DAVID LEIGH: And they'd refuse to say anything else. The reason why BAE never said anything to us- we thought we were clever. We had exposed this slush fund. They were obviously sitting there, thinking, "Well, thank goodness they don't know the real story" because all we had was a tiny little corner of what, in the end, proved to be an enormous worldwide network of secret cash payments amounting to literally billions of dollars that had gone on for years with the connivance of the British government.

NARRATOR: In the United Kingdom, the agency that investigates white-collar crime like bribery is called the Serious Fraud Office, the SFO, and that's where David Leigh and Peter Gardiner went next. The director of the SFO was Robert Wardle.

LOWELL BERGMAN: It's sort of unusual that a journalist comes in to talk to a prosecutor about what evidence-

ROBERT WARDLE, Fmr. Director, Serious Fraud Office: Well, he had his story at that stage and he'd printed it. And having discussed it with him and seen what evidence he had, I took the view that there was sufficient to justify a suspicion that an offense may have taken place. And we began the process of requiring the company to provide us with information and documents.

HELEN GARLICK, Fmr. Prosecutor, Serious Fraud Office: And the investigation began to grow and grow, and it was proceeding reasonably smoothly, although it was a very difficult one.

NARRATOR: Prosecutor Helen Garlick supervised what would become the first investigation in the United Kingdom of overseas bribery.

HELEN GARLICK: The allegation was improper expenses that appeared to have been paid by British Aerospace through the medium of this small company run by Peter Gardner.

NARRATOR: As the prosecutors dug through thousands of BAE documents and bank records, they confirmed Peter Gardiner's story. And that wasn't all.

LOWELL BERGMAN: How would you describe the original allegations, the Gardiner services, to what you found in the end?

HELEN GARLICK: They were a drop in the ocean. I think that would be a fair way of describing them.

LOWELL BERGMAN: Over 60 million pounds, over $100 million was. a drop in the ocean?

HELEN GARLICK: Yes, relative to the- you know, the amounts of money that we were dealing with here.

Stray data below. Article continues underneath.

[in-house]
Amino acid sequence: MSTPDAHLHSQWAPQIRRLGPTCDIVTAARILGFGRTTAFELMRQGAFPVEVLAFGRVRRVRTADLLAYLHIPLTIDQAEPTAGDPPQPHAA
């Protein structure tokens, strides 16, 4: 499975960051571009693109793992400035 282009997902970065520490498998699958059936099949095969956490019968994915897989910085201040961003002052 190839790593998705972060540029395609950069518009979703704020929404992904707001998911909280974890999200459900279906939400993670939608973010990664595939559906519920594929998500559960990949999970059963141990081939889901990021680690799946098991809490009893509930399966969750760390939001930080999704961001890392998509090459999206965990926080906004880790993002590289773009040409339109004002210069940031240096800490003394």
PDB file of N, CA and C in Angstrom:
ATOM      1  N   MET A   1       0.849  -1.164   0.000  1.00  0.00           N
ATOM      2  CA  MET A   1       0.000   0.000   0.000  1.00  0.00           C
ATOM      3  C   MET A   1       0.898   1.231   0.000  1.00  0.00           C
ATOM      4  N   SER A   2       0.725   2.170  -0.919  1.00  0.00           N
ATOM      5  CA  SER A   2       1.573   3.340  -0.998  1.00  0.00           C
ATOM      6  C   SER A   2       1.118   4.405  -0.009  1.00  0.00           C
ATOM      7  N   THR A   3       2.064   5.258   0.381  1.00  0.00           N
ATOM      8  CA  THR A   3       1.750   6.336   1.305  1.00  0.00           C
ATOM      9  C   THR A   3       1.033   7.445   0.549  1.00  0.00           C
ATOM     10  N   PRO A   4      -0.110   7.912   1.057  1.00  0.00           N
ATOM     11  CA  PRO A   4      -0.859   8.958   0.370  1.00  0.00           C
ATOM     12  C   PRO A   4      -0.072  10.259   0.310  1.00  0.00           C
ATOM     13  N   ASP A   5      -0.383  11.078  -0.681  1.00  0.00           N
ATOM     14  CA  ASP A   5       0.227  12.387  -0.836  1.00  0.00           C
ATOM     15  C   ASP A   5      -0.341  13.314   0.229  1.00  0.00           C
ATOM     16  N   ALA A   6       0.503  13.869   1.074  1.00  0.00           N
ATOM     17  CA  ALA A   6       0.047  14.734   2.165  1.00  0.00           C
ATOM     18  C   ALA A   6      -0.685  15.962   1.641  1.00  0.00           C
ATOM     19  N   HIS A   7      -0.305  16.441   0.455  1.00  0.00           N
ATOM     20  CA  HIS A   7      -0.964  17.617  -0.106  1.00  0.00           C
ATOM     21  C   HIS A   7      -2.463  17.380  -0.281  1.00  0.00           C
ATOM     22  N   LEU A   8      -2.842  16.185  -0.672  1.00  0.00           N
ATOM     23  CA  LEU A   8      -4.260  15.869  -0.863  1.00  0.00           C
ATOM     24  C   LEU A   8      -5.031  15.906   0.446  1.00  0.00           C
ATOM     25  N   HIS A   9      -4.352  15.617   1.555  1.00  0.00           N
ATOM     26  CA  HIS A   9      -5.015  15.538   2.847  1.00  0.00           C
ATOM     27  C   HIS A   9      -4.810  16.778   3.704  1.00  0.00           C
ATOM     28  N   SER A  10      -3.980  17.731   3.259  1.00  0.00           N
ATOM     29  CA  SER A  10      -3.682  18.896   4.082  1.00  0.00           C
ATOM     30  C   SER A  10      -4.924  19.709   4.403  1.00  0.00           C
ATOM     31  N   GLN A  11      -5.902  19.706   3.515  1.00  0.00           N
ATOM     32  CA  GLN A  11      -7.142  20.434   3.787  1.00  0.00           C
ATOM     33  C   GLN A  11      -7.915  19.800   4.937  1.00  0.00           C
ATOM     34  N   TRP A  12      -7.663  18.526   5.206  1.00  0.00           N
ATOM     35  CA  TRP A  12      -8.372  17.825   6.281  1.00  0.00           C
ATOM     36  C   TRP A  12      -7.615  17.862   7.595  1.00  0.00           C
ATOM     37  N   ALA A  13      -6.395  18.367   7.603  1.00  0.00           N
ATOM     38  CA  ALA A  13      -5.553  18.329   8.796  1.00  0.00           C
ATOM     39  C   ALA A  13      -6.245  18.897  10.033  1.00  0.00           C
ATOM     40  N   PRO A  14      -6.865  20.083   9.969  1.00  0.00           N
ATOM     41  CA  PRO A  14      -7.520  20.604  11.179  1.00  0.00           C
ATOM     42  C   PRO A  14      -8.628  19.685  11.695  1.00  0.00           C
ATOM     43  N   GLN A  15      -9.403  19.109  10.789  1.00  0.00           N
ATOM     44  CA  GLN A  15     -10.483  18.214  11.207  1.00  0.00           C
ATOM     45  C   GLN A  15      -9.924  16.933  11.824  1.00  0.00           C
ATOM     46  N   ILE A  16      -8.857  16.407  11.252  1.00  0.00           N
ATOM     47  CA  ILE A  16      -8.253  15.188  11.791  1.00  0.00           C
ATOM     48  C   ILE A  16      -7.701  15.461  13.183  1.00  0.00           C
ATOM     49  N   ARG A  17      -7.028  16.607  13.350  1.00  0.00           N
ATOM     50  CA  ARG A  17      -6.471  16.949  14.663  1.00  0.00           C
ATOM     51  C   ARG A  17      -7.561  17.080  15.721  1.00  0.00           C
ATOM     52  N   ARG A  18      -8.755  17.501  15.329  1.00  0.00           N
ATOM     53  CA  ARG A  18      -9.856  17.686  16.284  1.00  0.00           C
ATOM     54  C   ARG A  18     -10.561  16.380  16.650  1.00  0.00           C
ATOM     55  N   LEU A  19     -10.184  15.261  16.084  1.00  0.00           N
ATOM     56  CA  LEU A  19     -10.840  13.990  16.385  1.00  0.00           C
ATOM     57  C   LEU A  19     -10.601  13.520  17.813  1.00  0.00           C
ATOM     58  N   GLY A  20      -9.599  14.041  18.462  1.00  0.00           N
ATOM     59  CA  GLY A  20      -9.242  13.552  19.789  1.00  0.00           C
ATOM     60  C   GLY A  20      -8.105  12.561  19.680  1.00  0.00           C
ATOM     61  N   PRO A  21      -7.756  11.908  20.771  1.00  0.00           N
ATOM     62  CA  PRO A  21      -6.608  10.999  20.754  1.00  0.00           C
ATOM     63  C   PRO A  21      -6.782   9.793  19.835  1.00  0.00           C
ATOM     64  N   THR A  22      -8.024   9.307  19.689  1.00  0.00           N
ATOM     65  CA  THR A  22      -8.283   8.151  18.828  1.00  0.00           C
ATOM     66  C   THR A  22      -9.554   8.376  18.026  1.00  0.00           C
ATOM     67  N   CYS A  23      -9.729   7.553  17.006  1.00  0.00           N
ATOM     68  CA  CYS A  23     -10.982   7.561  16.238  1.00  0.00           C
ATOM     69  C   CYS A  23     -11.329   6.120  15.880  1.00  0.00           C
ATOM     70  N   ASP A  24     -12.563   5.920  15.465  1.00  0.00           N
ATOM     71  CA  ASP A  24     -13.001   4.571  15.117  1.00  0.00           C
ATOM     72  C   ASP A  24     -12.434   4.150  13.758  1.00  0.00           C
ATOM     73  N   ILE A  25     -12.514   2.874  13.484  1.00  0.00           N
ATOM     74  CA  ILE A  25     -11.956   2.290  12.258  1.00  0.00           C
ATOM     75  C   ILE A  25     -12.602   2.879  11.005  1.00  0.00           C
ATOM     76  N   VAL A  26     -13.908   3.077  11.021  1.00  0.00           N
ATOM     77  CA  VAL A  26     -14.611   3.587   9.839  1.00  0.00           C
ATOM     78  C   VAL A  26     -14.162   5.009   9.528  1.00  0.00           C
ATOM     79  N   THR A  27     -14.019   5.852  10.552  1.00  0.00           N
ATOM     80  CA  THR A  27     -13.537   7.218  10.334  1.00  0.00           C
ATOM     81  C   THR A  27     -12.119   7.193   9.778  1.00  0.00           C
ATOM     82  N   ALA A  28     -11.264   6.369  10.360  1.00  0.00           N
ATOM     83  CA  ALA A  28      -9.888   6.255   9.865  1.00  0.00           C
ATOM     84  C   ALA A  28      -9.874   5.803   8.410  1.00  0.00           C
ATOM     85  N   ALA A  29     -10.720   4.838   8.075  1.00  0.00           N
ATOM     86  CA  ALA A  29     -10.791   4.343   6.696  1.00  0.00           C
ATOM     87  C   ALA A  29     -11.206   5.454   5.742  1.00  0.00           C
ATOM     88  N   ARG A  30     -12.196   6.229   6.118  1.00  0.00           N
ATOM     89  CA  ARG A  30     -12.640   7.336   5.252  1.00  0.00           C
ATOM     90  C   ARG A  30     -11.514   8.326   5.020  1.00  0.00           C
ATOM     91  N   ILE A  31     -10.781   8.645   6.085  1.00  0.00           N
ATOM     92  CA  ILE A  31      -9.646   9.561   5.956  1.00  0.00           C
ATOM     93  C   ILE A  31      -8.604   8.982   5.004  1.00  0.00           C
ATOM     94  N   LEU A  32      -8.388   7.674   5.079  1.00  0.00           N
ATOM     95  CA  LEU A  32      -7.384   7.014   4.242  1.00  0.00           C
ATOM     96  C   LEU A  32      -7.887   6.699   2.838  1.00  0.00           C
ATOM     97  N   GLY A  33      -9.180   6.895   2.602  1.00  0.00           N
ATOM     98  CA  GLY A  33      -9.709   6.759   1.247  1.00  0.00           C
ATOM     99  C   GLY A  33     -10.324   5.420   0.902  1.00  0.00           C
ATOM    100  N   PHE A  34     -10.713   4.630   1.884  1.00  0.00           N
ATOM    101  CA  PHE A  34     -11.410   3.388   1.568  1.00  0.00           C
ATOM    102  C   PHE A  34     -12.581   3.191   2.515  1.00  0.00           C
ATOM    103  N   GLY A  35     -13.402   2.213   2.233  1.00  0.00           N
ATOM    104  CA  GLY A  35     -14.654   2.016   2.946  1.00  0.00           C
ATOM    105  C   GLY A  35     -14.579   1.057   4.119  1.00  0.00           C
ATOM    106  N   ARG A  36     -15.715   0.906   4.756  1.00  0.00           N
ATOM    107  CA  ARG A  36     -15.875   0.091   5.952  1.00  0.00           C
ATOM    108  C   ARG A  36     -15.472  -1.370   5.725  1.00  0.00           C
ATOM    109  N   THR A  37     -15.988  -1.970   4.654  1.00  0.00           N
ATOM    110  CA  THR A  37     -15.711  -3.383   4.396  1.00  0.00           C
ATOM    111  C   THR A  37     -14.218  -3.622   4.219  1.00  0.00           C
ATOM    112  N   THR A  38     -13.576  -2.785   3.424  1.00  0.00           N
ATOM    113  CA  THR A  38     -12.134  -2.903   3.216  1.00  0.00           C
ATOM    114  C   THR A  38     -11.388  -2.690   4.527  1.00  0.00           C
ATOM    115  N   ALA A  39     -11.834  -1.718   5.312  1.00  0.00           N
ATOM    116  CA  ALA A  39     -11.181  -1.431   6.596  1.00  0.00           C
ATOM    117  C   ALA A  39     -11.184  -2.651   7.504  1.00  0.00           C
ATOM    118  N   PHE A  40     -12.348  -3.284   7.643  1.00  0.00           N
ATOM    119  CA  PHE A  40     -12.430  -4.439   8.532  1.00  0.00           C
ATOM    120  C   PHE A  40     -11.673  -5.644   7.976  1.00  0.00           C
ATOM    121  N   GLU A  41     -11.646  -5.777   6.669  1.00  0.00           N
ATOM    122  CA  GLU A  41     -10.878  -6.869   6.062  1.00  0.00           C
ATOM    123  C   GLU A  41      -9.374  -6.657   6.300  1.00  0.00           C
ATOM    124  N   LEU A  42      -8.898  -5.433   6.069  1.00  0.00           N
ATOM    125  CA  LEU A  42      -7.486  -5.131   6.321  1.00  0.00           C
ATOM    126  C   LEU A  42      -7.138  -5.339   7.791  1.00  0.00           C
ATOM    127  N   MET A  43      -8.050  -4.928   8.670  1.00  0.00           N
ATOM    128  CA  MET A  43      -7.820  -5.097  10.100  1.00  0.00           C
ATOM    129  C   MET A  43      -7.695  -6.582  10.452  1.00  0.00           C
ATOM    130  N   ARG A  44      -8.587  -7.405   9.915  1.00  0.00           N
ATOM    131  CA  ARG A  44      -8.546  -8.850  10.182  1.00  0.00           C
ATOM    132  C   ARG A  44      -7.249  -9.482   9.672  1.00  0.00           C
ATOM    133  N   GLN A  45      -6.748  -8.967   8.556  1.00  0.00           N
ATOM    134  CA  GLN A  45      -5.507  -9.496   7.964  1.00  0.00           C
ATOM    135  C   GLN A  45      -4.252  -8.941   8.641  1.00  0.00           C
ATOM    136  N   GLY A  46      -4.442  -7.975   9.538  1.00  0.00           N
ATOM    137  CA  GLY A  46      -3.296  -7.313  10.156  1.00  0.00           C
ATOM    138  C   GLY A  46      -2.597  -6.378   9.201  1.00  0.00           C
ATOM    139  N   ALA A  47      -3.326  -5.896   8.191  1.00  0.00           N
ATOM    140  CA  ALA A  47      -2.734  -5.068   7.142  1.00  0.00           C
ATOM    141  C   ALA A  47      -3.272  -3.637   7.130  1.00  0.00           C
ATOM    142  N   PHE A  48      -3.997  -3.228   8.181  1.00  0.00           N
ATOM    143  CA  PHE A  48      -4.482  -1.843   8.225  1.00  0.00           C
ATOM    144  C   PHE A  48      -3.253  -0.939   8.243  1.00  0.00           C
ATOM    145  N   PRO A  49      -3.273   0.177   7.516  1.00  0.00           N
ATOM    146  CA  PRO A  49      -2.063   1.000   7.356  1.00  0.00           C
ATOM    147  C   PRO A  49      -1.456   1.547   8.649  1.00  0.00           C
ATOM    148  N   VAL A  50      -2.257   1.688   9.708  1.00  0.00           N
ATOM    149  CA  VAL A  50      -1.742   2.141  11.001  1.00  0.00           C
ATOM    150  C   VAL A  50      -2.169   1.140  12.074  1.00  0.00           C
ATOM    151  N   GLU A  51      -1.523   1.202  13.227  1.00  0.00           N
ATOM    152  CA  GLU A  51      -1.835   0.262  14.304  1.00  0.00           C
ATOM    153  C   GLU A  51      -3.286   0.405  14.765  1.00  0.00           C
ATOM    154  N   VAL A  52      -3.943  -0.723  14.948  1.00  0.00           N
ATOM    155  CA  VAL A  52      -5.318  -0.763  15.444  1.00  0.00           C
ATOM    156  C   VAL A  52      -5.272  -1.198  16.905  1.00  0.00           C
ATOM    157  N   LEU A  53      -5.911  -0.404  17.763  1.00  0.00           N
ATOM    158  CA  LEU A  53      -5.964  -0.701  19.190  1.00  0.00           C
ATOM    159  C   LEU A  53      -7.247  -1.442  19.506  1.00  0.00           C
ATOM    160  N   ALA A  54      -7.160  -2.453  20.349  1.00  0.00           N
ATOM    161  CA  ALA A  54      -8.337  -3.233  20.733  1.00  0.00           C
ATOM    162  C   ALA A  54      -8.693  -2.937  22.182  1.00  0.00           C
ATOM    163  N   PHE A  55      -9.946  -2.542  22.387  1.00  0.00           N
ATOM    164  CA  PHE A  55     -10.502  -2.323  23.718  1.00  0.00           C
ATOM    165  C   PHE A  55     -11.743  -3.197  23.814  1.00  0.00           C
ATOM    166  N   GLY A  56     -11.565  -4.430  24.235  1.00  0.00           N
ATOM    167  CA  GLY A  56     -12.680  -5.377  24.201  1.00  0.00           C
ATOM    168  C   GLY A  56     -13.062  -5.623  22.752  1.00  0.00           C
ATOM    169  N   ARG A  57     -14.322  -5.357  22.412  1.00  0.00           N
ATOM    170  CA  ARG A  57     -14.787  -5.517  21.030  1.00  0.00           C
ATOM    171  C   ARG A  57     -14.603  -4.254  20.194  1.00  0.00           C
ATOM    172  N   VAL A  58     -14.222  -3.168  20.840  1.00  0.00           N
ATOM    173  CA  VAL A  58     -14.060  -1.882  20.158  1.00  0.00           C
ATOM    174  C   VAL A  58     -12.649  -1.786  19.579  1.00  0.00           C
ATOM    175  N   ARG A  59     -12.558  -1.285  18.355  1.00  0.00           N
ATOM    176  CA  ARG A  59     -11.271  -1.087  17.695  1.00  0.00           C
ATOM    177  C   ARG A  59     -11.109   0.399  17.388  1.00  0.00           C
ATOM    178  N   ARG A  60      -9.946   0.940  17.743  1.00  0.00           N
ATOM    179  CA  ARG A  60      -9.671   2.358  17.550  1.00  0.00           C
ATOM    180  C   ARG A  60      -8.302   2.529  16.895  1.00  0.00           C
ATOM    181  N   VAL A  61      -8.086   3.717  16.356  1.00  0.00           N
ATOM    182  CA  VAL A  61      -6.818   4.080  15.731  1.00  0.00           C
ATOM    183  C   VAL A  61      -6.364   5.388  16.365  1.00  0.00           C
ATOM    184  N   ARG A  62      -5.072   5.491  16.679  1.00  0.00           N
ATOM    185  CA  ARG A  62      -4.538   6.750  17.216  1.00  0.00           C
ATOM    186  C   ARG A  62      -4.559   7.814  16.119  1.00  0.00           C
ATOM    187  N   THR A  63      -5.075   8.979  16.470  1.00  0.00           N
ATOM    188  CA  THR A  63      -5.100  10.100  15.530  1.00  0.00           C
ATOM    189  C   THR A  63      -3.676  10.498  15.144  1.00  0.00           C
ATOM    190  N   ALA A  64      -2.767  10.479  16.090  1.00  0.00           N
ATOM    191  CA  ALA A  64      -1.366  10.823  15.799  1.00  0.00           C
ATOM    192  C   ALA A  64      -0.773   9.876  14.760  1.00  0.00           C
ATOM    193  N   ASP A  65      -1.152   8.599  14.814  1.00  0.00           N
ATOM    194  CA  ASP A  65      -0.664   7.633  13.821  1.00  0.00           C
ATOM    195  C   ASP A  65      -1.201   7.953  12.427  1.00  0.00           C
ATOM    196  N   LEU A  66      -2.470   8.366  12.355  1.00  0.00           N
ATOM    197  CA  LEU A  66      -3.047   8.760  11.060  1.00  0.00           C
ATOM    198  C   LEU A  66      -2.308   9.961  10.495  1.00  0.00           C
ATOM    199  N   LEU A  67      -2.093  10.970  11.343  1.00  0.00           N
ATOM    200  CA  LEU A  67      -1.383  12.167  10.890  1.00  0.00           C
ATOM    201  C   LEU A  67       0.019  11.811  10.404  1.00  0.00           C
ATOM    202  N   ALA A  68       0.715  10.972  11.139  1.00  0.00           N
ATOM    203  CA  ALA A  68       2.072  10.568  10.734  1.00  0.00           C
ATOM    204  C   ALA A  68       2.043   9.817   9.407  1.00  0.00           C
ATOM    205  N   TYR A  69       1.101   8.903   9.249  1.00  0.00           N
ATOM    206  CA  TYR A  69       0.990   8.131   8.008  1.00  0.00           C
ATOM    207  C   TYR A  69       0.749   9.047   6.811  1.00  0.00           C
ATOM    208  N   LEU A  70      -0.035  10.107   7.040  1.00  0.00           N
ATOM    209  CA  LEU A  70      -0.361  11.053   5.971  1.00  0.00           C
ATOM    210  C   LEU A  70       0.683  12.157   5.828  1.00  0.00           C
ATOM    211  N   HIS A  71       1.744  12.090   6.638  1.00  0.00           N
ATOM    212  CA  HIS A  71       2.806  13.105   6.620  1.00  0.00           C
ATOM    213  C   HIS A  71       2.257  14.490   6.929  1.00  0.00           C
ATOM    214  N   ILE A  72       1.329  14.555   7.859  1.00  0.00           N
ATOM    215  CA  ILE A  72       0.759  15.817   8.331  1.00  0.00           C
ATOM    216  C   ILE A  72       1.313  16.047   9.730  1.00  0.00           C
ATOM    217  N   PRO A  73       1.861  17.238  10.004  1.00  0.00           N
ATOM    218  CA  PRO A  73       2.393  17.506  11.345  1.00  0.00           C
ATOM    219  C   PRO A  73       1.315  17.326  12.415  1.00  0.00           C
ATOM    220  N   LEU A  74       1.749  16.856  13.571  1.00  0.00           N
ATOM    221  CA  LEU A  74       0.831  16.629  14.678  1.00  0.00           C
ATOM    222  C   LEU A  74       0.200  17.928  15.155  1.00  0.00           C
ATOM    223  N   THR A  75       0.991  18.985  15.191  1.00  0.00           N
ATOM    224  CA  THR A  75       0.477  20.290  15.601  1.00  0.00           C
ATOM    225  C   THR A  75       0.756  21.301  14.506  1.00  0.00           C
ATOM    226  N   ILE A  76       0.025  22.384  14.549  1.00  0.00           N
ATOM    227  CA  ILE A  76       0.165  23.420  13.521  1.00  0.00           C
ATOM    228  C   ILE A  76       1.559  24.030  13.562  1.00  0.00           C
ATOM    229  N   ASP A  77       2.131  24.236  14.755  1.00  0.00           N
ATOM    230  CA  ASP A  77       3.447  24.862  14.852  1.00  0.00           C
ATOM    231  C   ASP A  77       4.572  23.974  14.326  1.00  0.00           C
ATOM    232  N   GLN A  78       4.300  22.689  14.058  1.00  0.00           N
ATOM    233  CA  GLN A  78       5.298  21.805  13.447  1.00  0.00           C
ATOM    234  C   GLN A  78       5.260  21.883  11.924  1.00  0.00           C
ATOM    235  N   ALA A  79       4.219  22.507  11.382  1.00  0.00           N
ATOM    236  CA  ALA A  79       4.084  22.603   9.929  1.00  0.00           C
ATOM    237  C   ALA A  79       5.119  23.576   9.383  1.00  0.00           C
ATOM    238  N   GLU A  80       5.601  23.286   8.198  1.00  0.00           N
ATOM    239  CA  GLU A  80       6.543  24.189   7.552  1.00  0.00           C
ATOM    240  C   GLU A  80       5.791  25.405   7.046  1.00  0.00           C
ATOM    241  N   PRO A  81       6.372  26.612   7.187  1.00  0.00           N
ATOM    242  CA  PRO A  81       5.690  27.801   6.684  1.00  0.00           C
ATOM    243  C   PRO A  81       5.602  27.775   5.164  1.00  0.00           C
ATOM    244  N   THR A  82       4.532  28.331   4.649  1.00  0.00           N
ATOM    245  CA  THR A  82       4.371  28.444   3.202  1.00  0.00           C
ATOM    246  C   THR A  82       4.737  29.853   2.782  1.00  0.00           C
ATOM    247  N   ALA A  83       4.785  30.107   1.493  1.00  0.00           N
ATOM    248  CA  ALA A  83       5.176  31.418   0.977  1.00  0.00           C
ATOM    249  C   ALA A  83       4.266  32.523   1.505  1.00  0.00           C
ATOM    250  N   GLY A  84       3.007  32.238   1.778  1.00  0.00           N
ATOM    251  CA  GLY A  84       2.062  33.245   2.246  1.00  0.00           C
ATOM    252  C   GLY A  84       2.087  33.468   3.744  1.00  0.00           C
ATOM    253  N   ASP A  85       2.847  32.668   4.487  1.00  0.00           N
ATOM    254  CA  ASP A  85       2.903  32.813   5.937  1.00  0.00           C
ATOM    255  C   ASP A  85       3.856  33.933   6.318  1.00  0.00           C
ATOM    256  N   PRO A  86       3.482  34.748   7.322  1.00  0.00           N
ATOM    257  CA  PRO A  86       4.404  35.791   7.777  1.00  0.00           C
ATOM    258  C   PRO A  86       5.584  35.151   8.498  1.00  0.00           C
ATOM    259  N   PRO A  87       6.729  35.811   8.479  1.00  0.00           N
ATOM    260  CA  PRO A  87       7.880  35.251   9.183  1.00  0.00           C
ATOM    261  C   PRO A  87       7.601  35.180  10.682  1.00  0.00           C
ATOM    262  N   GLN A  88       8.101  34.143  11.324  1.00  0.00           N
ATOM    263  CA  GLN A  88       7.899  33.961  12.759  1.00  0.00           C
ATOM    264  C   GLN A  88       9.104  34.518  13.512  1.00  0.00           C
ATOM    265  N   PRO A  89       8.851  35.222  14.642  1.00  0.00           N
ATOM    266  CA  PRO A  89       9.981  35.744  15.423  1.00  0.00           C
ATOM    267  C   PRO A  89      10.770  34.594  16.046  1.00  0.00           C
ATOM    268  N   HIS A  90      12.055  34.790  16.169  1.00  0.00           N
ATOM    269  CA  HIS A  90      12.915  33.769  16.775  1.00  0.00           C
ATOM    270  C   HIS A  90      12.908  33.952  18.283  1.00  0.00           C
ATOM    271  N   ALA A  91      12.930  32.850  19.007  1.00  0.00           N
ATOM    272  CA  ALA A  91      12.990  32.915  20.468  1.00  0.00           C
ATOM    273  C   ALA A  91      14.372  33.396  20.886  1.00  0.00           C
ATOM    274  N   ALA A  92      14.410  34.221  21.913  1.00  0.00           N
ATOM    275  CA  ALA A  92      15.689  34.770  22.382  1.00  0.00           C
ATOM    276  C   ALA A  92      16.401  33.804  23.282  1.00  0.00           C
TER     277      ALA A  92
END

LOWELL BERGMAN: So we're talking about billions.

HELEN GARLICK: Yes.

NARRATOR: In the mass of documents and accounts, Helen Garlick's team made another startling discovery. Some of the money from the al Yamamah account, around $2 billion, had been sent to Washington, D.C., into the Saudi Ministry of Defense bank accounts controlled by the man who is credited with making the al Yamamah deal, Prince Bandar bin Sultan.

LOWELL BERGMAN: As much as $2 billion went to accounts under the control of Prince Bandar bin Sultan in Washington.

HELEN GARLICK: Uh-huh. Uh-huh.

LOWELL BERGMAN: It's hard for me to believe that you didn't have a reaction when you found out how much money was going west.

HELEN GARLICK: The value of the al Yamamah contract itself was astronomical. It all becomes slightly relative when you're talking about such vast sums of money.

NARRATOR: As part of that $2 billion, funds were sent to support the crew and the fuel for a widebody Airbus 340.

DAVID LEIGH: BAE admit that they made a gift of a brand-new Airbus to Prince Bandar, which he had painted in the blue and silver colors of the Dallas Cowboys, his favorite team, and has used ever since to fly around the world.

[www.pbs.org: Leigh's extended interview]

NARRATOR: And the British investigators also uncovered a complicated web of intermediaries and front companies.

DAVID LEIGH: They also discovered there was a special, separate offshore arrangement registered in the British Virgin Islands which was paying billions of dollars to Swiss bank accounts.

NARRATOR: British investigators suspected that those Swiss accounts may have benefited the man who signed the deal, Prince Bandar's father, Crown Prince Sultan, and his business associates.